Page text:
Forgive me: I am all mange and forgetfulness.
Burrs in the coat of too much thinking, too much pain.
My bony hands have grown rigid with grasping the right.
What is morality if it is not safeguarded by the voracious?
What force would justice have were it not
clawed from the carapace of scorpions?

But unforeseen birdcalls are troubling this anaesthetic age.
Am I to be condemned for holding on to what little I have?
Am I to be overthrown by what I have so long sustained?
Who commands the city that has swarmed up beneath me?
What conspiracies burble in those terracotta cells?

I am certain now of nothing but the persistence of stupidity.
This is the gift of the tall view.
We are drying out in the thin winter sun;
the dry ratchet of the barbet
winds down to some obscure apocalypse.
This is what history is: a throne
from which one cannot descend.
I send my bark echoing amongst the mopanes,
again, and again.
I will entertain no regrets.

(From Slow Fires, 2014)

DEAR IRREPLACEABLE MOTHER
Dear irreplaceable mother:
when you pad ahead of me down
the forest path, you don’t disturb
a single leaf you don’t have to.

The branch fallen across the track
you lay to one side as gently
as you would a drowsing fawn; you
tease the bruised shoot back to straightness.

You are the straightness in my back.
You are the knot where my paths rest.
You said I was less your child than
a strange gift fallen from the sky.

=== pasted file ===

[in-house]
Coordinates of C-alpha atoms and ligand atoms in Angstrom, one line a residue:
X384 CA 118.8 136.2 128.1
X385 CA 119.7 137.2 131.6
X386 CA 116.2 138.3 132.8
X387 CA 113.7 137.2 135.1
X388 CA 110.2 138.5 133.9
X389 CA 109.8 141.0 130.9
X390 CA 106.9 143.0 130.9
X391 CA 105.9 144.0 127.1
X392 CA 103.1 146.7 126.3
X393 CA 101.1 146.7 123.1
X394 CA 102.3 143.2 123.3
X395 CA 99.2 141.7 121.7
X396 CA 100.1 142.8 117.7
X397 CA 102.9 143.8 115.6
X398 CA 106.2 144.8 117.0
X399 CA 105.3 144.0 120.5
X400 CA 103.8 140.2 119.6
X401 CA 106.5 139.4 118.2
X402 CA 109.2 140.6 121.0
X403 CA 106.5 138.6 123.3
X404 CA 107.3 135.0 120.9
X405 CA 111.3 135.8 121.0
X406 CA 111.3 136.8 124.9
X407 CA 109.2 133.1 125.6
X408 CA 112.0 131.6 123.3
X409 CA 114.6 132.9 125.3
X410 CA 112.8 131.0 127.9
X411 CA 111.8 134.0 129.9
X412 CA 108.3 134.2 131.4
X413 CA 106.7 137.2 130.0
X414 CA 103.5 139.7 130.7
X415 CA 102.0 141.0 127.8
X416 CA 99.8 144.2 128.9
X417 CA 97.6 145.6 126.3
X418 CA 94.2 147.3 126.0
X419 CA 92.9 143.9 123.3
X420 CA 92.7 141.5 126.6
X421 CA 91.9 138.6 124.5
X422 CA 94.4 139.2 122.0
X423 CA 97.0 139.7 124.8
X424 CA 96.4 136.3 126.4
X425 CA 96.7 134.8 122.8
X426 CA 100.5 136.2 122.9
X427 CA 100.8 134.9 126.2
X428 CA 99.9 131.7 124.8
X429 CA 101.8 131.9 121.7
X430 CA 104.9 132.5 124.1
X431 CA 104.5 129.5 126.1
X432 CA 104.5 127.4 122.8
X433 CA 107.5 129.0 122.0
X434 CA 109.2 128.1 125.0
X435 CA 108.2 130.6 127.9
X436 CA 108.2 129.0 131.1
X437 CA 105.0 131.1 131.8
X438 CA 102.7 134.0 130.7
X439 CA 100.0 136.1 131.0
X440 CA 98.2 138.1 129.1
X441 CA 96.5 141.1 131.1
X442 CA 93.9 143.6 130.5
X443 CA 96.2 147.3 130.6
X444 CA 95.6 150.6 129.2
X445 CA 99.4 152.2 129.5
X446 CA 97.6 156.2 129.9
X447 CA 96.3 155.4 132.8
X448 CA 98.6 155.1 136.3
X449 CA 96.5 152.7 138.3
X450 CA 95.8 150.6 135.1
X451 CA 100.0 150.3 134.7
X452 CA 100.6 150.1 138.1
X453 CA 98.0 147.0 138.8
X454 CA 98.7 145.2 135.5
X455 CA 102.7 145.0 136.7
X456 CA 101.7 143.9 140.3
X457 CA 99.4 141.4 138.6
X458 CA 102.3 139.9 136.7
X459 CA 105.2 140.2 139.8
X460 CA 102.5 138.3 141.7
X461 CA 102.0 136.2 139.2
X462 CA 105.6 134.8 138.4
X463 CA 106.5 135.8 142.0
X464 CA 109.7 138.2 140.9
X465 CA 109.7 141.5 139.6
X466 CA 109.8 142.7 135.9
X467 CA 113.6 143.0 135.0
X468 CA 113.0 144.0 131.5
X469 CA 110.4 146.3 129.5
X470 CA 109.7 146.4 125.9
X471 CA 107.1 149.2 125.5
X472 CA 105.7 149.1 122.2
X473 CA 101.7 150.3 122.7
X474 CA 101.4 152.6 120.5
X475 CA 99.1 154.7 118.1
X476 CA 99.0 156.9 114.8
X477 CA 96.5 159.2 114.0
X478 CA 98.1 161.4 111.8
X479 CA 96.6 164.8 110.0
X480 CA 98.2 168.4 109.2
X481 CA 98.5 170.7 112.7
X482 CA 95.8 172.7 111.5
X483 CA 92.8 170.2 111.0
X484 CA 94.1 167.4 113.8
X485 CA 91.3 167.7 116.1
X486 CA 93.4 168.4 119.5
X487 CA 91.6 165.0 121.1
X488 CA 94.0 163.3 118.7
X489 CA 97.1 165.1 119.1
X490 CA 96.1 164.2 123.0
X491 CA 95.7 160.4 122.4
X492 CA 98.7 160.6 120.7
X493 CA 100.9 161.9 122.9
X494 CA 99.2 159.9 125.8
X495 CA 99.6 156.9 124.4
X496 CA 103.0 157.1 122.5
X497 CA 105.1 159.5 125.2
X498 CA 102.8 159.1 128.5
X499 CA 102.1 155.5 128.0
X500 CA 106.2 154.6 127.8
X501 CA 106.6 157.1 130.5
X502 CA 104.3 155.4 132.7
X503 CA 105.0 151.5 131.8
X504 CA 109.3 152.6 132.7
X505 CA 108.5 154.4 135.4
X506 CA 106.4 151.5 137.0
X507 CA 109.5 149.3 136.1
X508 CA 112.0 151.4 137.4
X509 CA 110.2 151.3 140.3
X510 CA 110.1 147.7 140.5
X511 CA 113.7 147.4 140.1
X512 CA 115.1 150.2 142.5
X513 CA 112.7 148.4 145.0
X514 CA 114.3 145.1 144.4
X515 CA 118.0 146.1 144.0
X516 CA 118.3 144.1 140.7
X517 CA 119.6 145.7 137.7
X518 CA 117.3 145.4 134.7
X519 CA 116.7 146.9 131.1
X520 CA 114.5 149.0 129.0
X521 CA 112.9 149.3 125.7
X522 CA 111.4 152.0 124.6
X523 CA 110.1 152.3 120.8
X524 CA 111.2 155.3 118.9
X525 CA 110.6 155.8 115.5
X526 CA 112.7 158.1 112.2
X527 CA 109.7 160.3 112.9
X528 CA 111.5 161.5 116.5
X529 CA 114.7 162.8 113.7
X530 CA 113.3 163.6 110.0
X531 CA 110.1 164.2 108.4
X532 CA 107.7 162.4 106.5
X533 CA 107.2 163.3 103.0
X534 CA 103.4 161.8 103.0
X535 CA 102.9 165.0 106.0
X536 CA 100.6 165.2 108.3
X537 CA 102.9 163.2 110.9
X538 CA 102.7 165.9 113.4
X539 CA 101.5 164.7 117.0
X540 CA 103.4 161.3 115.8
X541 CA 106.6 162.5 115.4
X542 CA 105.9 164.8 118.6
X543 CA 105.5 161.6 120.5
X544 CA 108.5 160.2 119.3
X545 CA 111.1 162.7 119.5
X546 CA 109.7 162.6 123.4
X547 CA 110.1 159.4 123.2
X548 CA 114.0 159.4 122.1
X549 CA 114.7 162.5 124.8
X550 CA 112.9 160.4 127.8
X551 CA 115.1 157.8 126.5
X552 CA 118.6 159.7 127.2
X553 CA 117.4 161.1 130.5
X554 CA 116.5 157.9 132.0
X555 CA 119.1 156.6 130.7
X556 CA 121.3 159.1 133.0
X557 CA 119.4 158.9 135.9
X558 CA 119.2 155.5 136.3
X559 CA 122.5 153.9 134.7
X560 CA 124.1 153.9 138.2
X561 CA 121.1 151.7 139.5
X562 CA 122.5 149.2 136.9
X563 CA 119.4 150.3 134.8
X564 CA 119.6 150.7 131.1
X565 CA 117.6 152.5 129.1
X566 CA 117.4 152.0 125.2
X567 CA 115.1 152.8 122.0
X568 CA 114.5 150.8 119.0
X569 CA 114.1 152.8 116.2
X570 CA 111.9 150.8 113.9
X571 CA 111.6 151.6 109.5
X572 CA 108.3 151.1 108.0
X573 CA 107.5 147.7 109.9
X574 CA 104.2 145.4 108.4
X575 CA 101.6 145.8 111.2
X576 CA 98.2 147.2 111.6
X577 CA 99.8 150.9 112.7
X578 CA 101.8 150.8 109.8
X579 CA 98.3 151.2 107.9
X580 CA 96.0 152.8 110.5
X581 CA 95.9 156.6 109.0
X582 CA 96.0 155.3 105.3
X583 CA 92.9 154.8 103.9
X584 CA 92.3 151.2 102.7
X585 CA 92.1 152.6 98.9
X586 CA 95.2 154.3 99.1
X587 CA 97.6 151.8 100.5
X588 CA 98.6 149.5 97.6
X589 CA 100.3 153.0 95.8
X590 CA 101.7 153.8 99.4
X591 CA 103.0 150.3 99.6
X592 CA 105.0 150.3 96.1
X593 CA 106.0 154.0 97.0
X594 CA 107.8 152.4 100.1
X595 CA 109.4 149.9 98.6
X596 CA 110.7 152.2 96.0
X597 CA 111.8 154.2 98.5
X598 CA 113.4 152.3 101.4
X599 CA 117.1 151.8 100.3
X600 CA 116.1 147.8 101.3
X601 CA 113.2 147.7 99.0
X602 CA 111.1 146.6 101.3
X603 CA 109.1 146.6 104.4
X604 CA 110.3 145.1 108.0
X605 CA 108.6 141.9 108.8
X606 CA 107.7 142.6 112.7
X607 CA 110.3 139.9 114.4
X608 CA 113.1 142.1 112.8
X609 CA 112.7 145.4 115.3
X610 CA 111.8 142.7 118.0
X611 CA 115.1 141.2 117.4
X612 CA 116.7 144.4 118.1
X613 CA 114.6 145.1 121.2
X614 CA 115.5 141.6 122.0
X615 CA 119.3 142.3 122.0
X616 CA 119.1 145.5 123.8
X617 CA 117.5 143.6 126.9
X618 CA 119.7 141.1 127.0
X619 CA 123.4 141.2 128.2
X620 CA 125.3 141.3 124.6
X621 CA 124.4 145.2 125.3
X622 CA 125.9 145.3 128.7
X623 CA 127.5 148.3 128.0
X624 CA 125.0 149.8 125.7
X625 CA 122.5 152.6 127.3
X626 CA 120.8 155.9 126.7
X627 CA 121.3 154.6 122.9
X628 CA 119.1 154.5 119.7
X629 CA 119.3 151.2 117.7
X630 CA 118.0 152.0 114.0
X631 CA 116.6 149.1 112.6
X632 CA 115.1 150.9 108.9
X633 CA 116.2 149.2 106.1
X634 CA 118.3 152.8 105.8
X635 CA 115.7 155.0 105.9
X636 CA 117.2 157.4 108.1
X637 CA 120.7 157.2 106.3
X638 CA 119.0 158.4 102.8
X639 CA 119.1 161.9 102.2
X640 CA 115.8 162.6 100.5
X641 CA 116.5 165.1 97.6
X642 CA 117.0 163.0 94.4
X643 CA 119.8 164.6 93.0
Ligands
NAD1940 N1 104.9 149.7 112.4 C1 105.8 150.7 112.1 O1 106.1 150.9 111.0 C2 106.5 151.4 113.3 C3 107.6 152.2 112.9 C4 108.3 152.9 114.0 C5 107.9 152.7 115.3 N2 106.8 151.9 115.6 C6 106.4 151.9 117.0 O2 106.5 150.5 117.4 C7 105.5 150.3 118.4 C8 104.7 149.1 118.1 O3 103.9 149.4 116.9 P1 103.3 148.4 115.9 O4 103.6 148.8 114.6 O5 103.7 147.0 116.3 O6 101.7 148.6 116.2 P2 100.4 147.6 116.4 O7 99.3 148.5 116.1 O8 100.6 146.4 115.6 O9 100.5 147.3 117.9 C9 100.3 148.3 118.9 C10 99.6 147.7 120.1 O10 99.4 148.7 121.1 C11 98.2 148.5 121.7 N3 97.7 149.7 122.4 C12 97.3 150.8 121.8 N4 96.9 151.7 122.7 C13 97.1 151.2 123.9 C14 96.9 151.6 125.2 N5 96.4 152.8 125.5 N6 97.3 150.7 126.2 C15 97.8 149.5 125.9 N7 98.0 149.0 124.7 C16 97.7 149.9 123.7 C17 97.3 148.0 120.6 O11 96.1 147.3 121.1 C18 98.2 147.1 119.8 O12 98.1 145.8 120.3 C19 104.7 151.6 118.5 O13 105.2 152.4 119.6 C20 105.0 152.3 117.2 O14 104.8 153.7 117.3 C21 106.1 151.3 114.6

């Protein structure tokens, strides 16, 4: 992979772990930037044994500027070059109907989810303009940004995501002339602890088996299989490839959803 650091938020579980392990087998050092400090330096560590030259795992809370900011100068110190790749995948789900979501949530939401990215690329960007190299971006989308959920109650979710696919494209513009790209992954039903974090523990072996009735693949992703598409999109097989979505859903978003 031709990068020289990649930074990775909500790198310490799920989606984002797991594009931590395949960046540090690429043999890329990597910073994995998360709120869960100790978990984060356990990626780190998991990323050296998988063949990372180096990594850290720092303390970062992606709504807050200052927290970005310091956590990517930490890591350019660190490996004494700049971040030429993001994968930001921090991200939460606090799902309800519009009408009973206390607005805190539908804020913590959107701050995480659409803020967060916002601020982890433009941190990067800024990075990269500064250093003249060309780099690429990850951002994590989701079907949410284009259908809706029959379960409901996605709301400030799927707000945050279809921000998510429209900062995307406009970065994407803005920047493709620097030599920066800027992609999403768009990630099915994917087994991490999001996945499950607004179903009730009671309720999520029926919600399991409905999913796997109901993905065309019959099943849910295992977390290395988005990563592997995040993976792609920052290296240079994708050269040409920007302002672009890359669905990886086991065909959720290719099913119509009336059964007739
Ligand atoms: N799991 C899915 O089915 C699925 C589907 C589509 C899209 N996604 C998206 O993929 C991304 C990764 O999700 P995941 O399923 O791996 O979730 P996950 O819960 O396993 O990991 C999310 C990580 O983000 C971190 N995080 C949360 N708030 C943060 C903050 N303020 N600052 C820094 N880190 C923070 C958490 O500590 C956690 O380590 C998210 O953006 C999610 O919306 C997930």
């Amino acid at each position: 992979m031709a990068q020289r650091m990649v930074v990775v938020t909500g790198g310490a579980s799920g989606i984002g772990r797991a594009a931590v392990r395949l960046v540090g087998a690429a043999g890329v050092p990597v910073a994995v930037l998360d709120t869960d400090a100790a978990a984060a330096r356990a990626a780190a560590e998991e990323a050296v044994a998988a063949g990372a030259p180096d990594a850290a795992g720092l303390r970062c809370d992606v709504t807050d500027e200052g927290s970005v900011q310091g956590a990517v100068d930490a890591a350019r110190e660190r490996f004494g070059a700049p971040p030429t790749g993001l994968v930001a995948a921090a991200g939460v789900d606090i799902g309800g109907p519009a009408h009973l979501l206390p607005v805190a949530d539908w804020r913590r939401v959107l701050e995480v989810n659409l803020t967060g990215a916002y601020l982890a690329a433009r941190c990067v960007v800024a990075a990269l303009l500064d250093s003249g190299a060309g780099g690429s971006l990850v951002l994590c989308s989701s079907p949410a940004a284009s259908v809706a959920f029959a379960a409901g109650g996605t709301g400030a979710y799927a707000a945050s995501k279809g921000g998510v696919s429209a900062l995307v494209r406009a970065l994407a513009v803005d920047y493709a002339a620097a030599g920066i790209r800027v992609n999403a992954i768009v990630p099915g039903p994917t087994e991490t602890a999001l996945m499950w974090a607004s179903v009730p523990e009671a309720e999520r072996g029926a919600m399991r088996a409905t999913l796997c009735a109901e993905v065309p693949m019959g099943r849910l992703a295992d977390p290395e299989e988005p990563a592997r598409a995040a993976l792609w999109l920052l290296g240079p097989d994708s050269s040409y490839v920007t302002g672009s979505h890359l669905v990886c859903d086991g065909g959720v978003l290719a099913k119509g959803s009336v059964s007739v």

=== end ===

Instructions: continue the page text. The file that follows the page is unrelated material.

I am your leaf; you, gravity.
How will life have weight without you?
When the time comes, may this rough earth
lay you down, to one side, gently.

(From original Forest, 2001)

Featured Poem:

Telemachy

Enlarge poem

I am in search of a certain man.
Nestor, Menelaus, have you seen his sail?
Memory, can you resurrect his voice?

You ask: How would we recognise him?

He has a skull as blunt as an apothegm.
He has a chest like a depth-charge.
He has forearms like steam-trains.
He has hands that break resistance into kindling.
He has calves striated as volcanoes.

You ask: By what manners might we distinguish him?

He has a stride that scythes through armies.
He has eyes that would melt ice, then turn to ice.
He wields an argument with the rectitude of a hand-axe.
He has a laugh that collapses the lungs of nuns.
He has a memory to shame elephants.
An obstinate, cunning, and irrepressible intriguer.
So persuasive, so quick-witted, so self-possessed.
Eloquence and sound judgement, too.

You ask: What is this man to me?

He spoke me into being.
Year on year he strove
to teach me how to fight
how to read thoughtfully
how to seek
how to stare down failure
how to comprehend machines
how to navigate into unprecedented seas.